Why People Believe Weird Things

Why People Believe Weird Things

Pseudoscience, Superstition, and Other Confusions of Our Time

By Michael Shermer; Stephen Jay Gould (Foreword by)

Holt McDougal, Paperback, 9780805070897, 384pp.

Publication Date: September 1, 2002


Revised and Expanded Edition.

In this age of supposed scientific enlightenment, many people still believe in mind reading, past-life regression theory, New Age hokum, and alien abduction. A no-holds-barred assault on popular superstitions and prejudices, with more than 80,000 copies in print, "Why People Believe Weird Things" debunks these nonsensical claims and explores the very human reasons people find otherworldly phenomena, conspiracy theories, and cults so appealing. In an entirely new chapter, "Why "Smart" People Believe in Weird Things," Michael Shermer takes on science luminaries like physicist Frank Tippler and others, who hide their spiritual beliefs behind the trappings of science.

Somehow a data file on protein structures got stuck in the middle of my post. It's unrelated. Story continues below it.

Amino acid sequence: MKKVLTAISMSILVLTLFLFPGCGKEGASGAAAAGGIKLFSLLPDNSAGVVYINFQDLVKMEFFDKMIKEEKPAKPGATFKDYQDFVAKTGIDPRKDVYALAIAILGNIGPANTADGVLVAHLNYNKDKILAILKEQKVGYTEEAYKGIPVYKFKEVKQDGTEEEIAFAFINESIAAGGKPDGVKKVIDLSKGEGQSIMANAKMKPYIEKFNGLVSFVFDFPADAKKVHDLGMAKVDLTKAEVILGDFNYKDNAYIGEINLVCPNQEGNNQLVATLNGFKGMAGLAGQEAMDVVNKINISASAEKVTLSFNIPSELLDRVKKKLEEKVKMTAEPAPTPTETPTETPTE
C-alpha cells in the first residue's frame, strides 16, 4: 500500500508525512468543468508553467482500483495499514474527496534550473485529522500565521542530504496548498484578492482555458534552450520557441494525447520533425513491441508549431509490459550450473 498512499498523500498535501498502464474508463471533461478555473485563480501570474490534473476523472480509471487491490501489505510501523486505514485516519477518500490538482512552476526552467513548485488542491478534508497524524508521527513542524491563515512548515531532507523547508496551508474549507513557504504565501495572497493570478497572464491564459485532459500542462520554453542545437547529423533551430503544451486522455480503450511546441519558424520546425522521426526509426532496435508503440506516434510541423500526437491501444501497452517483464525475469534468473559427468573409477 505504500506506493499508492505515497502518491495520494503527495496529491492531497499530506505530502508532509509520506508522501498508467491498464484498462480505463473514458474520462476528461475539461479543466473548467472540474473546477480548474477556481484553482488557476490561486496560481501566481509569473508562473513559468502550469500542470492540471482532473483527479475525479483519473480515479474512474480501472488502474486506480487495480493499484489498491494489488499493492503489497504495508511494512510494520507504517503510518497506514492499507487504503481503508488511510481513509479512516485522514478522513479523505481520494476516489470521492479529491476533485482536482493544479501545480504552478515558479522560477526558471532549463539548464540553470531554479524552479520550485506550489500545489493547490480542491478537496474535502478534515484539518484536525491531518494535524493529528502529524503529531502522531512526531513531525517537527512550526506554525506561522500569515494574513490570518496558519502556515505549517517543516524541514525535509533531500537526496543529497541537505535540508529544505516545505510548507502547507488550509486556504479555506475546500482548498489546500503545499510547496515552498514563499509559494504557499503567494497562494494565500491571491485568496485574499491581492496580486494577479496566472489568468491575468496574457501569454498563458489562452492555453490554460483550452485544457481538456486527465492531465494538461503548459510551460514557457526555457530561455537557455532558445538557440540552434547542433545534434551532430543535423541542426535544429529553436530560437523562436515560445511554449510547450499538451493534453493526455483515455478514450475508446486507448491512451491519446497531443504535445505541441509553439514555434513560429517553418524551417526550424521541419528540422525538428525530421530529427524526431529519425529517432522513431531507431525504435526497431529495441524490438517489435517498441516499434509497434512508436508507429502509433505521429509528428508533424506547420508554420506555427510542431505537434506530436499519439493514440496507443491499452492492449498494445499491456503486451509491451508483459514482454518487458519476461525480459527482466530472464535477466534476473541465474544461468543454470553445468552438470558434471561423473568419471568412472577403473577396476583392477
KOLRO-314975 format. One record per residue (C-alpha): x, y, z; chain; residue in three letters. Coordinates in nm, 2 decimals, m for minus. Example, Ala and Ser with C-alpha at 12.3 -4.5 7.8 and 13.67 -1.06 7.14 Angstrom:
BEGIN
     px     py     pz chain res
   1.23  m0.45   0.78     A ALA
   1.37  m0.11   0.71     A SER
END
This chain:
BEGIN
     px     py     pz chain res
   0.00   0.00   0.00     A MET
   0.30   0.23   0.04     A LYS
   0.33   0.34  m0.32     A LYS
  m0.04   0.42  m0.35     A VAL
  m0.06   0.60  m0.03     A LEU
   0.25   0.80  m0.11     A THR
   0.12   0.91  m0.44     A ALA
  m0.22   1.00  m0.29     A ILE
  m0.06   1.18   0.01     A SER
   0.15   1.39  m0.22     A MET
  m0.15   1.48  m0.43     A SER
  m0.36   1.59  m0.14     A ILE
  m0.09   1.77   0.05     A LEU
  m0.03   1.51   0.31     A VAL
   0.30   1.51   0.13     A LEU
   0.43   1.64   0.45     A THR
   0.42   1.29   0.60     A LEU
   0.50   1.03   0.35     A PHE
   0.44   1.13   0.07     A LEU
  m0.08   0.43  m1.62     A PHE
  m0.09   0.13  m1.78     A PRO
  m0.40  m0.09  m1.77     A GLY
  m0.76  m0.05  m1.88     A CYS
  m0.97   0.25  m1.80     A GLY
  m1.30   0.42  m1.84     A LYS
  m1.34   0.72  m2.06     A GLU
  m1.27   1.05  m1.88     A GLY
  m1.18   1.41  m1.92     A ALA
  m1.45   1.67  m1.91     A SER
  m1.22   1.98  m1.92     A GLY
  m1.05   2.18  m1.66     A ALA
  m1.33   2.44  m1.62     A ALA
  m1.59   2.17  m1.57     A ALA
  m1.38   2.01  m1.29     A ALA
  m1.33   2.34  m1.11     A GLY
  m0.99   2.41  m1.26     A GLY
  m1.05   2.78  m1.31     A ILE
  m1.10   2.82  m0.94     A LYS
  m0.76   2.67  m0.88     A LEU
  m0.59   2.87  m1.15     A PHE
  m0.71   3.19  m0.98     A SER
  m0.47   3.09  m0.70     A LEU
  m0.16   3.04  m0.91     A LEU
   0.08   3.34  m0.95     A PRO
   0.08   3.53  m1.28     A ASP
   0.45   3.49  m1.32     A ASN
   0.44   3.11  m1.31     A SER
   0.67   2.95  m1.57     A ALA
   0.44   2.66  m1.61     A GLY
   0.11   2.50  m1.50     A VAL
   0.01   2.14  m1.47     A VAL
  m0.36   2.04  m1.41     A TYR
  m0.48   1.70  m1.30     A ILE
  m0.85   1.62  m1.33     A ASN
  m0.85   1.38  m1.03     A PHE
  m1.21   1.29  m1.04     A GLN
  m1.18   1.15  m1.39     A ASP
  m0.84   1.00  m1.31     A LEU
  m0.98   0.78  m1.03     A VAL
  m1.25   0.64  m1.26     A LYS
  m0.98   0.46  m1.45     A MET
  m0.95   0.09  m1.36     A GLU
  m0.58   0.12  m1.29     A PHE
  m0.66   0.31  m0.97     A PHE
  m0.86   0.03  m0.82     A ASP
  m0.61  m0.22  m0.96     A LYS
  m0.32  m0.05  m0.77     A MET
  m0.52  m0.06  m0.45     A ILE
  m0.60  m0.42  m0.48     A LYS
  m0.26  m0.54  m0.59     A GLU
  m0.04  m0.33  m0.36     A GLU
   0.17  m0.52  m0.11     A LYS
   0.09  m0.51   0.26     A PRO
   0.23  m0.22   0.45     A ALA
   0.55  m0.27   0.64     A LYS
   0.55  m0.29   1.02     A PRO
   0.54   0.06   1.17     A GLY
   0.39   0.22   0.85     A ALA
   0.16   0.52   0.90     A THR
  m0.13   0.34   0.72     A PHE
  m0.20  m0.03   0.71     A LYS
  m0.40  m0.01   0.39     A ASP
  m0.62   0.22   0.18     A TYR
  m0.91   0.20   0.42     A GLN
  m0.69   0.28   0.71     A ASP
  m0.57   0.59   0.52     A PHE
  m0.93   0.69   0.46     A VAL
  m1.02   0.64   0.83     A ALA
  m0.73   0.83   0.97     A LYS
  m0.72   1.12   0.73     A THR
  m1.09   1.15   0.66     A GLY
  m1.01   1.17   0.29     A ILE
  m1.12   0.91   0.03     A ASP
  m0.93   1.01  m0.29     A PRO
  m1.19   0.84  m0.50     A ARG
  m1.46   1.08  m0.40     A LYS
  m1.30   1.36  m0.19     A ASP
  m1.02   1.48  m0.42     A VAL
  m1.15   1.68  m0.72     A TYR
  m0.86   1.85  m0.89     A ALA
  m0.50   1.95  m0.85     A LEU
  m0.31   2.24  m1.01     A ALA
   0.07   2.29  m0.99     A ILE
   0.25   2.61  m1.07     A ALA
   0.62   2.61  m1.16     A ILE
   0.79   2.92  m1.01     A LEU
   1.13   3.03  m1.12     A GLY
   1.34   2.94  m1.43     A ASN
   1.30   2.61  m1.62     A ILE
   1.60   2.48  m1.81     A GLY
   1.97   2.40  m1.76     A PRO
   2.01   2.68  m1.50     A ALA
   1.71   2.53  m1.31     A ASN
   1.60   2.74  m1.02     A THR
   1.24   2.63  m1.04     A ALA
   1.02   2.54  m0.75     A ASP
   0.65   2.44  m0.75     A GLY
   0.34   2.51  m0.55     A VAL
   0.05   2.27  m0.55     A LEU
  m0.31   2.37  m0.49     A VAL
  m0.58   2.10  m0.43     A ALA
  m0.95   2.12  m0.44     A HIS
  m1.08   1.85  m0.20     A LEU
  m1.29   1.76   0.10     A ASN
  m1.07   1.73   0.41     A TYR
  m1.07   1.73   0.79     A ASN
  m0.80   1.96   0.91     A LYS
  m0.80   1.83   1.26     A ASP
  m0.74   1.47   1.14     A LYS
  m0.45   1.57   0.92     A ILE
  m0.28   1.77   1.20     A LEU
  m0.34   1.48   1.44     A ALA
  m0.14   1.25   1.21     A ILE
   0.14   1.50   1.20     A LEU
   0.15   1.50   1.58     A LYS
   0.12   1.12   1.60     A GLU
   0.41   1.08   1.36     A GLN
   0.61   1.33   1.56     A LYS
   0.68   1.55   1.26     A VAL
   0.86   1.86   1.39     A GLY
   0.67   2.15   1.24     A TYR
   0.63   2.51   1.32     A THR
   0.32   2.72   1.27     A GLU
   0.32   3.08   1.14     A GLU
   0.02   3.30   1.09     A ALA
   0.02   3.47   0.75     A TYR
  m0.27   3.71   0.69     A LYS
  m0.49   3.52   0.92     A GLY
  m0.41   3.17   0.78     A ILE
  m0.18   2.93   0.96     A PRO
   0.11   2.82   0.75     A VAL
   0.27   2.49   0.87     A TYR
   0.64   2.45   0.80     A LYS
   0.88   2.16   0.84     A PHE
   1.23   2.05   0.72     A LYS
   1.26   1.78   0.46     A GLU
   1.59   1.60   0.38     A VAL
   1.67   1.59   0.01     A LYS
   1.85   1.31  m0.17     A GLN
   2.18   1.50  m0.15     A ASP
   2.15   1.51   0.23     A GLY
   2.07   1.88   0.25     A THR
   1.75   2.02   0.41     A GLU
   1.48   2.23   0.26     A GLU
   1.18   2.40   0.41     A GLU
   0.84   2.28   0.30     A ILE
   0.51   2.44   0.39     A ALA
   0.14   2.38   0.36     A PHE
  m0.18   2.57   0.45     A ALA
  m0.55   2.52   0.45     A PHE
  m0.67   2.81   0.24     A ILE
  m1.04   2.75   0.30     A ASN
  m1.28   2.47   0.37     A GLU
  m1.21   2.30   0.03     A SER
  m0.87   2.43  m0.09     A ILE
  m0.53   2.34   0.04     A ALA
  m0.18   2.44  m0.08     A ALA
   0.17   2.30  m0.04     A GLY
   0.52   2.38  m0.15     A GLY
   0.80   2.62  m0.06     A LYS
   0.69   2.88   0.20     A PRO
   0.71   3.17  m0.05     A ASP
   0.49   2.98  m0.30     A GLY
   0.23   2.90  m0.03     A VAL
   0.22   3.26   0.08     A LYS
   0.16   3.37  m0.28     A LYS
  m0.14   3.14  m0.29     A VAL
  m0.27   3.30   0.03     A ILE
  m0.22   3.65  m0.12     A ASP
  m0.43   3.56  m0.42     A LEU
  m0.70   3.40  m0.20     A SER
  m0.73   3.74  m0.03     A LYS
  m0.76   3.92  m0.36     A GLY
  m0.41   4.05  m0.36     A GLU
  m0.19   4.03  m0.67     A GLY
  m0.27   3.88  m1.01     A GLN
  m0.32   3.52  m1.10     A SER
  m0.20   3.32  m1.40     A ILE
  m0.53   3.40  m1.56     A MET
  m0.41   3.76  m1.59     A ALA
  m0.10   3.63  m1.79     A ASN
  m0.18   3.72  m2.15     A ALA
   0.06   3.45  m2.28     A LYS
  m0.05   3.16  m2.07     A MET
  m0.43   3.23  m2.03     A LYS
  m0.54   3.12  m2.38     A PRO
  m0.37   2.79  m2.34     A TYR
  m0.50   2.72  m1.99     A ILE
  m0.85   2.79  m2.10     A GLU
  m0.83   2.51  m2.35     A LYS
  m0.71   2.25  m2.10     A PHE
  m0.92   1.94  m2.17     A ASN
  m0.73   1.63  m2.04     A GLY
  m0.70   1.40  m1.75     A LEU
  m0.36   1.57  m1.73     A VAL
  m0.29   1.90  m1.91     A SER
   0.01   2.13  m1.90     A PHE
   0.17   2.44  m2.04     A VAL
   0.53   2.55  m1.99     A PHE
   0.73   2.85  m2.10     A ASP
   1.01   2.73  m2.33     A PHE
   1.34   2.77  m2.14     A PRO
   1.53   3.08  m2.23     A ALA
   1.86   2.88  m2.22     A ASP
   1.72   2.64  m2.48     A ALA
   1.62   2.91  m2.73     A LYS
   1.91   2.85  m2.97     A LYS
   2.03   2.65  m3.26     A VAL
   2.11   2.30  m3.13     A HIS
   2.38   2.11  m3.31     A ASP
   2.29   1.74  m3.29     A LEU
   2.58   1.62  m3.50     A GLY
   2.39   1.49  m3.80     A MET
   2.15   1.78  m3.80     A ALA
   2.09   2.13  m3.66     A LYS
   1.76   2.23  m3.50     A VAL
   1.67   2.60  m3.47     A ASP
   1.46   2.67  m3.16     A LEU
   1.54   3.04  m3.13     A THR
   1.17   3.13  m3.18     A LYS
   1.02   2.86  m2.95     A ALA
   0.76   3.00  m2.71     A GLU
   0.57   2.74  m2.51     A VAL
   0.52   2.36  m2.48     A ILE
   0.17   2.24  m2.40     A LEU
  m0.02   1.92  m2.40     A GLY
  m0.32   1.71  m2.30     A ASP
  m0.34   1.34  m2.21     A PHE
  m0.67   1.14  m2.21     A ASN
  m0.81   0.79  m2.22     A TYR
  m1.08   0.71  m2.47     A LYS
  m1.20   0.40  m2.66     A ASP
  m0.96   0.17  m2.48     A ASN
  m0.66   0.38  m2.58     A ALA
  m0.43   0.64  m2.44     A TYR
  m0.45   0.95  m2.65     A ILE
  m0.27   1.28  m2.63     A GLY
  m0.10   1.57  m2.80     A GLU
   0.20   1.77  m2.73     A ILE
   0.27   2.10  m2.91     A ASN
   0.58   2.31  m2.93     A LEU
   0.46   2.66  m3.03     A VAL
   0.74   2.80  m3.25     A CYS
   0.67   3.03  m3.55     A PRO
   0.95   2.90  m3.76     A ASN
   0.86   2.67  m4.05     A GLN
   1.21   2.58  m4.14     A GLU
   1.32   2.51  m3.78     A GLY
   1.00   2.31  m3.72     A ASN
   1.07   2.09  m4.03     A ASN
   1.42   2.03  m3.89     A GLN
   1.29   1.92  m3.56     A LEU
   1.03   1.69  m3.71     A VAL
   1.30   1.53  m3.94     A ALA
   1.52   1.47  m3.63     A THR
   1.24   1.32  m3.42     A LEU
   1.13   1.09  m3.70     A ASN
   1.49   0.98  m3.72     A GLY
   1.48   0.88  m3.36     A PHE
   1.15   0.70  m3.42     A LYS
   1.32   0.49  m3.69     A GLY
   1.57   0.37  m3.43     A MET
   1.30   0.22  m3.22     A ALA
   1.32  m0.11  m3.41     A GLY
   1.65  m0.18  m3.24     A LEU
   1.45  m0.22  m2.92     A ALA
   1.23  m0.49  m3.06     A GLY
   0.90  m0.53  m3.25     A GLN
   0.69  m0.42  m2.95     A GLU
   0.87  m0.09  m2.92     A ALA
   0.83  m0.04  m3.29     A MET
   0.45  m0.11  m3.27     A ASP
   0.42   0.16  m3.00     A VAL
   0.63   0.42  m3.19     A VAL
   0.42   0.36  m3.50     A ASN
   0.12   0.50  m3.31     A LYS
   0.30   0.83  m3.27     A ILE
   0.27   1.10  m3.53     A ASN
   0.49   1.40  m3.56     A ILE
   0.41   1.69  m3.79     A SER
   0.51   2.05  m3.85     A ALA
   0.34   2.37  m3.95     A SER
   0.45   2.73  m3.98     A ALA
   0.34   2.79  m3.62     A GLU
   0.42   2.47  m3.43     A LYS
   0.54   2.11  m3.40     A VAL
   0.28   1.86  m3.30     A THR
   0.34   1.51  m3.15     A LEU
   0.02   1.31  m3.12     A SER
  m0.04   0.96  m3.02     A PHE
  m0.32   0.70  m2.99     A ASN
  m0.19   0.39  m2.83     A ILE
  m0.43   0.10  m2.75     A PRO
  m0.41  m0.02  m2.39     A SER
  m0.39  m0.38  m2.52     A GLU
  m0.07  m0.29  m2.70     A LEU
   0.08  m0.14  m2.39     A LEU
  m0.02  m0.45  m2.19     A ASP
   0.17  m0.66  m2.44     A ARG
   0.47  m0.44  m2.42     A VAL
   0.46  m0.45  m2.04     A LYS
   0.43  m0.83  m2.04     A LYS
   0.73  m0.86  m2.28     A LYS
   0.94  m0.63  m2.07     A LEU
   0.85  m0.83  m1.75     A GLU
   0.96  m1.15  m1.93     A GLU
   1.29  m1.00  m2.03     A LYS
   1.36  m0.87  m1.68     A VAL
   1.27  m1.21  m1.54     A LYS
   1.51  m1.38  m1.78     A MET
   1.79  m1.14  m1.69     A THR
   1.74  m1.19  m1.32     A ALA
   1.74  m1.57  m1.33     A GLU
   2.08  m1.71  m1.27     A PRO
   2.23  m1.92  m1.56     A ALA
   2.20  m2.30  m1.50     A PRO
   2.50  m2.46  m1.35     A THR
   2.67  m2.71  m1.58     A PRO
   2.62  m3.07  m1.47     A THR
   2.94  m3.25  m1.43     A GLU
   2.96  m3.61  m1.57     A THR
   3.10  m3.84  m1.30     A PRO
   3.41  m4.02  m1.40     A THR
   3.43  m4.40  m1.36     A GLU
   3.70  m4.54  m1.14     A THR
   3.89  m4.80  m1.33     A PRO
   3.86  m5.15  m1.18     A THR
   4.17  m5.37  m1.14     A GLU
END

Shermer, science historian and true crusader, also reveals the more dangerous side of such illogical thinking, including Holocaust denial, the recovered-memory movement, the satanic ritual abuse scare, and other modern crazes. "Why People Believe Strange Things" is an eye-opening resource for the most gullible among us and those who want to protect them.

About the Author
Michael Shermer is the author of "The Moral Arc, Why People Believe Weird Things", "The Believing Brain", and eight other books on the evolution of human beliefs and behavior. He is the founding publisher of "Skeptic" magazine, the editor of Skeptic.com, a monthly columnist for "Scientific American", and Presidential Fellow at Chapman University. He lives in Southern California.

Stephen Jay Gould (1941-2002) was the Alexander Agassiz Professor of Zoology and Professor of Geology at Harvard University. He published over twenty books, received the National Book and National Book Critics Circle Awards, and a MacArthur Fellowship.

Praise For Why People Believe Weird Things

"This sparkling book romps over the range of science and anti-science."
--Jared Diamond, author of Guns, Germs, and Steel

--Vanity Fair